The week of Feb. 7 to 11 was National School Counseling Week, sponsored by the American School Counselor Association, and a chance to honor the efforts school counselors make in helping students plan for their academic and career journeys. Carson City School District’s 14 counselors at the middle and high school levels come from various backgrounds. There are none currently working at the elementary schools.
Bridget Gordon, CHS career counselor, met with the Appeal on Thursday with five students who represent the various pathways possible for local high school students who are still deciding about college or career as they advance from their freshman through their senior years.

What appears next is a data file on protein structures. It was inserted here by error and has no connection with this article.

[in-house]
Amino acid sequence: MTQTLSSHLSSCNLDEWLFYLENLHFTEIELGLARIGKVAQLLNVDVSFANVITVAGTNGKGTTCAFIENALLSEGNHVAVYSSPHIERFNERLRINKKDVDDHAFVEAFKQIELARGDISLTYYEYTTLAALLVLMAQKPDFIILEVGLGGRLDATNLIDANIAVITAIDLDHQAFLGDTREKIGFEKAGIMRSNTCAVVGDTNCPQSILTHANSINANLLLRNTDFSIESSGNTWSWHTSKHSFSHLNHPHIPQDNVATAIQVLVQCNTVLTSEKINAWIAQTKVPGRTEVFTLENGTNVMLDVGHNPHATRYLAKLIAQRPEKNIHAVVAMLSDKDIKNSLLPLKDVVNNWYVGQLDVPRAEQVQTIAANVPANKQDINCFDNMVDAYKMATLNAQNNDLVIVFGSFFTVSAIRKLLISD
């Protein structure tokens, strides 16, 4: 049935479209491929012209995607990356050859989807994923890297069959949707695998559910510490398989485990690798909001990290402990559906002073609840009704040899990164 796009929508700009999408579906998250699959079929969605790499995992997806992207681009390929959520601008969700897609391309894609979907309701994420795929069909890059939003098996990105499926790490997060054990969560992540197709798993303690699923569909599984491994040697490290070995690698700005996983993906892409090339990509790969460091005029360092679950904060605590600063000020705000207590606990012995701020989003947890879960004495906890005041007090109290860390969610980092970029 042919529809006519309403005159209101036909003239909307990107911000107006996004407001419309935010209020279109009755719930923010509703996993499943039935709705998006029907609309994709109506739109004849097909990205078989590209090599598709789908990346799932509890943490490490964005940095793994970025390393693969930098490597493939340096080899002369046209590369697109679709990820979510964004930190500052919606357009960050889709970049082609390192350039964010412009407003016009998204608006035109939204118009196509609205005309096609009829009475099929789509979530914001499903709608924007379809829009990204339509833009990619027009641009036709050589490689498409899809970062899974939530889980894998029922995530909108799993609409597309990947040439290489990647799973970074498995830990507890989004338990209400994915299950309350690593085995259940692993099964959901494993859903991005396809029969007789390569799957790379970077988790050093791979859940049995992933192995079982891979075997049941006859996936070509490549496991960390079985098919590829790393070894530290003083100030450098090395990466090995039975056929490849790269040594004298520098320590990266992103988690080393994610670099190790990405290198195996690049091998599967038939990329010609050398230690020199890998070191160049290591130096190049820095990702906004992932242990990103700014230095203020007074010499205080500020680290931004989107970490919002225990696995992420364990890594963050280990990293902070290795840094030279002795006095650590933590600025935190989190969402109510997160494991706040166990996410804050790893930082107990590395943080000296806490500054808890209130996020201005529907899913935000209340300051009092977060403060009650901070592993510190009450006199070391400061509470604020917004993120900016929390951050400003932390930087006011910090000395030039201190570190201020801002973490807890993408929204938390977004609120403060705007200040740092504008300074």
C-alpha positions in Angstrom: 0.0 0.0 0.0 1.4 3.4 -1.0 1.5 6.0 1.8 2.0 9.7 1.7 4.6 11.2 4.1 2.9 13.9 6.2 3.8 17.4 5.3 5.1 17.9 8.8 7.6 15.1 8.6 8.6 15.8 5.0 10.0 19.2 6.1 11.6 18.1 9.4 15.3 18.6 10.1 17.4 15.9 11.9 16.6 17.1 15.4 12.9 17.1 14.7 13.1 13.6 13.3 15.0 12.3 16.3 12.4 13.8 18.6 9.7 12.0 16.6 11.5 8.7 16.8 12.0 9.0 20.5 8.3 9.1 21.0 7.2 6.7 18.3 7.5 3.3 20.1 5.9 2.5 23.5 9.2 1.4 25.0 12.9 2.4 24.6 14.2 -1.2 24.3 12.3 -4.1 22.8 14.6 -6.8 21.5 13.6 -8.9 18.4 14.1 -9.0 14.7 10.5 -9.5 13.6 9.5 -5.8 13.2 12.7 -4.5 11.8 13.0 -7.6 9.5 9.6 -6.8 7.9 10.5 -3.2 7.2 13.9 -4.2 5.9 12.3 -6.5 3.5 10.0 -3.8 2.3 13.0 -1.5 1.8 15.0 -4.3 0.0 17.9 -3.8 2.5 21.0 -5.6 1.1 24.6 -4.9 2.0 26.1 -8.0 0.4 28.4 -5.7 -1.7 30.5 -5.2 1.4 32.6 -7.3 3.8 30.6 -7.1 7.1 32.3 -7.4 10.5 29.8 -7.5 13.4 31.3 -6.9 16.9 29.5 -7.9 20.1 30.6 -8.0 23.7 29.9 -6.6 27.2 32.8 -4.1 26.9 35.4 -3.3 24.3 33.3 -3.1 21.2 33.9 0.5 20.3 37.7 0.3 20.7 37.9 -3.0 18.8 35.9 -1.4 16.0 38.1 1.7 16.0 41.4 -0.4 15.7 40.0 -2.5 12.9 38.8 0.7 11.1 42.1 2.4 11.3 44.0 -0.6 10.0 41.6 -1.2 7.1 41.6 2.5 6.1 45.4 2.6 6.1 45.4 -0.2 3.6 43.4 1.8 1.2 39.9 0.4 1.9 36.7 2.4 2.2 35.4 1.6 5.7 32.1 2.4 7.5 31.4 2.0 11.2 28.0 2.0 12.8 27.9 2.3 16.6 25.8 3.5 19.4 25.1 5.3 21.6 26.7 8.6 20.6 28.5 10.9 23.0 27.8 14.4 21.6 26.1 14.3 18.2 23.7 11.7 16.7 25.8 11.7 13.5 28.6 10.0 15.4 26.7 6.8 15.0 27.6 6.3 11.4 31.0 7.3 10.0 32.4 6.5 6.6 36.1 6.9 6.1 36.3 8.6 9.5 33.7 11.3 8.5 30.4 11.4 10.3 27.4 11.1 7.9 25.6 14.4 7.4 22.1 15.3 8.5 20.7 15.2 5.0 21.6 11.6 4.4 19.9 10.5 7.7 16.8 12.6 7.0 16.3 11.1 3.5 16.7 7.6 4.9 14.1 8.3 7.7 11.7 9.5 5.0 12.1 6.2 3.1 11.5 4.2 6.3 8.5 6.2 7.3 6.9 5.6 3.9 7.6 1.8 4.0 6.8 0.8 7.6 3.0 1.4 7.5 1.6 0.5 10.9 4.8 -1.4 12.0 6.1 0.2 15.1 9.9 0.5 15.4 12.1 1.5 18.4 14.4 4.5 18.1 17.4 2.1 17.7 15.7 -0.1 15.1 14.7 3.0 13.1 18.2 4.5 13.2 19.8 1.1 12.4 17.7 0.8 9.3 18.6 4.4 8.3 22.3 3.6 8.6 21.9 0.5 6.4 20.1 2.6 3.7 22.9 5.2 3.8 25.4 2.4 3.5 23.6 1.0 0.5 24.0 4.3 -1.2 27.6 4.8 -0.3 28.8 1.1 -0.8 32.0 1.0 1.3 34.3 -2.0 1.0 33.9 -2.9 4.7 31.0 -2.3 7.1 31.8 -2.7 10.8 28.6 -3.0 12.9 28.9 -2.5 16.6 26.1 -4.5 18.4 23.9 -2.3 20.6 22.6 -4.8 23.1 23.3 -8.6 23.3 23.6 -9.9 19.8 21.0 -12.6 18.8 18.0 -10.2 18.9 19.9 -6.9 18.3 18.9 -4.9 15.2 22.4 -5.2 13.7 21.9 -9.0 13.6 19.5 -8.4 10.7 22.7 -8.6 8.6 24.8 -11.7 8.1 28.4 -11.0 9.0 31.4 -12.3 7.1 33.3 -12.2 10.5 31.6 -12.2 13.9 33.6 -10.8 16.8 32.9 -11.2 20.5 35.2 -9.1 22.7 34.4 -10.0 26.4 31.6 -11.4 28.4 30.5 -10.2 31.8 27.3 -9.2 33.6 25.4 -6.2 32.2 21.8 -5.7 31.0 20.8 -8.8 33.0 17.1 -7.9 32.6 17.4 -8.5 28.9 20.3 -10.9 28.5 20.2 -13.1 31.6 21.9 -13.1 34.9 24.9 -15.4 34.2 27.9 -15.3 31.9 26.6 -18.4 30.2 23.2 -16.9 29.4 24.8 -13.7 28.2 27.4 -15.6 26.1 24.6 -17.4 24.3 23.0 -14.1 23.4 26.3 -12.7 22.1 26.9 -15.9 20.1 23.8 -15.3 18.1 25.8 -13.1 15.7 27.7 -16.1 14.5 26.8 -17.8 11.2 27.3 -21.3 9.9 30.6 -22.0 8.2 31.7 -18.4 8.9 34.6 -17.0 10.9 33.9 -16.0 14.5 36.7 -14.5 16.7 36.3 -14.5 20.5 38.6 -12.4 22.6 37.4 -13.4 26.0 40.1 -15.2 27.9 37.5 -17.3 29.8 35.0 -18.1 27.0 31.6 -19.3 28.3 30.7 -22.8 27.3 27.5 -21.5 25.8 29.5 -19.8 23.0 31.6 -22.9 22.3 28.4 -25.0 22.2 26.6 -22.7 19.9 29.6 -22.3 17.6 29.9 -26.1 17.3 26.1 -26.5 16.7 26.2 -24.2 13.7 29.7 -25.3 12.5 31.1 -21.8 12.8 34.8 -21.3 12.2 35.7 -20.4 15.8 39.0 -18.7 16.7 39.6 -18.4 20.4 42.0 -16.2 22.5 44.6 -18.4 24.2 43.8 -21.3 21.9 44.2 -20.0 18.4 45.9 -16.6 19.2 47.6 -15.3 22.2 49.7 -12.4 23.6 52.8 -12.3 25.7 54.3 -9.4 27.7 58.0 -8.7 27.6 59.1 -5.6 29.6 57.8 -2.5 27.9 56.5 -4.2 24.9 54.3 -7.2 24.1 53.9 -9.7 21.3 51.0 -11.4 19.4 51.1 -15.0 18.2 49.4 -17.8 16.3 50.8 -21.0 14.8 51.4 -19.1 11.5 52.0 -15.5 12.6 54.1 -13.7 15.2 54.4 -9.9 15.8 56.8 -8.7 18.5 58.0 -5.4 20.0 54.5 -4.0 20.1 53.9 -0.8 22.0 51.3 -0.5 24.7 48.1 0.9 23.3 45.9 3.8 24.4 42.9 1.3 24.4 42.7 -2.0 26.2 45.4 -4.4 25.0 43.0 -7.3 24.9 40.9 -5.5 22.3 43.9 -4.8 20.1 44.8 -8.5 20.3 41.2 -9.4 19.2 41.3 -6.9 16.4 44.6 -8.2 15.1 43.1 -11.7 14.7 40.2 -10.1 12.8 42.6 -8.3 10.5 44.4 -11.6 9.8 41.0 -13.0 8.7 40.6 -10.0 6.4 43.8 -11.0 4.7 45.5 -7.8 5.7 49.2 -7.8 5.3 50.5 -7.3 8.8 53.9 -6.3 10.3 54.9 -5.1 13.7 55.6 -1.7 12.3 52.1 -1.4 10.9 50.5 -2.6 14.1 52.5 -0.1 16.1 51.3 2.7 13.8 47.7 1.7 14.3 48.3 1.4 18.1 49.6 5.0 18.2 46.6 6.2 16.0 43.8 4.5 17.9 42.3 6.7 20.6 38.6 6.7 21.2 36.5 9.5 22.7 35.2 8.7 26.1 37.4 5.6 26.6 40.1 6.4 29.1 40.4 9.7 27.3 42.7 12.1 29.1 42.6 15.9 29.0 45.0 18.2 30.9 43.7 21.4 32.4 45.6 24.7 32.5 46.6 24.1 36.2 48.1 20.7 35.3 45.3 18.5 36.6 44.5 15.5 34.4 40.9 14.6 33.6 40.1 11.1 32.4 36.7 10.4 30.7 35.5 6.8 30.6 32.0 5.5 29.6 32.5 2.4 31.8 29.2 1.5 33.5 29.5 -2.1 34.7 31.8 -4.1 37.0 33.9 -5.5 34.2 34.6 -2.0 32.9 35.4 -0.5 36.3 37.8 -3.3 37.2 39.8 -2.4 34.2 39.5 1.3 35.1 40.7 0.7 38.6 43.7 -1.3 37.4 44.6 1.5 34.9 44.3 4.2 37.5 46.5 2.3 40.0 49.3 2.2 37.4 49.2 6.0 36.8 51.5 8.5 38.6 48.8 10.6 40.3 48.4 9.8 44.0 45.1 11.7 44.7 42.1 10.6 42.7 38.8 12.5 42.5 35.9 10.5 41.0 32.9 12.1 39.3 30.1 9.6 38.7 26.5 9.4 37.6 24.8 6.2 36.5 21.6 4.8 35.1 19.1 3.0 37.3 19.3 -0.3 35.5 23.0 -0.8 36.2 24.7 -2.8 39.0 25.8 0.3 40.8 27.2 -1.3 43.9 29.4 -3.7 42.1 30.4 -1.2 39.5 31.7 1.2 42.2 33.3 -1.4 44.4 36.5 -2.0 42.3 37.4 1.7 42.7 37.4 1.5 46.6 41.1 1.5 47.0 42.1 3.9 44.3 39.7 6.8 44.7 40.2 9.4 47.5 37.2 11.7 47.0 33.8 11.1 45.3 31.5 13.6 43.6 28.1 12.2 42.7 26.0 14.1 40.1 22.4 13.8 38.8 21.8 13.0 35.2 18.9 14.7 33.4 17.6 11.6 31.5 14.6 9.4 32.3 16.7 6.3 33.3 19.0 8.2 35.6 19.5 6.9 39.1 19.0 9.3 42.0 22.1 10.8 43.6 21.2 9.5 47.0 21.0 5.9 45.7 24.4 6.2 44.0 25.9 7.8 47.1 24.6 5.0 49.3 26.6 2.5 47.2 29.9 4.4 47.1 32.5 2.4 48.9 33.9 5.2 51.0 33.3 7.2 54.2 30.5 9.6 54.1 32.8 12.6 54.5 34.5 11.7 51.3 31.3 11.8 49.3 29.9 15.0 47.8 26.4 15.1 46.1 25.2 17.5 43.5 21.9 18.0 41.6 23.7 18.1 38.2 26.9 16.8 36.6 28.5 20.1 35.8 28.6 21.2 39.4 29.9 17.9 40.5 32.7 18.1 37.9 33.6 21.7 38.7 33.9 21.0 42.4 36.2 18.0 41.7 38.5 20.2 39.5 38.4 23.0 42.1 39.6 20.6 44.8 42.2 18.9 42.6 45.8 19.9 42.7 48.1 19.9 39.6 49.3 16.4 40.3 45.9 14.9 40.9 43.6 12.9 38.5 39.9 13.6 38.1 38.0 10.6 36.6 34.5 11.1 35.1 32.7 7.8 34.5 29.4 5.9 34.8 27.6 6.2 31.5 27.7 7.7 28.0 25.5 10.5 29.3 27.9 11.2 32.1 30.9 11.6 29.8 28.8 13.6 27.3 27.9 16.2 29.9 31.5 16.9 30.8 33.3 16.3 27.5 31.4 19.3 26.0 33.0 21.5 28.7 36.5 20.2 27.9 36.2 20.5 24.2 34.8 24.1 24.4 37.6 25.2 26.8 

Some like Baker choose the College Board’s rigor in its AP curricula, though she credits any self-confidence in her own test preparation skills to her counselors’ reassurance and assessment.
Others might choose Western Nevada College’s JumpStart classes, a dual enrollment study that allows students to earn college credits while still in high school.
Senior Graham Giles, 17, has opted for the CHS Career and Technical Education program and so far has earned nine college credits. Giles said his ambition is to become a video game designer and animator.
“I decided to take advantage of the CTE pathway to help lead me into my future and careers,” Giles said. “I enjoy the challenge of doing real-life work and making logos for actual businesses.”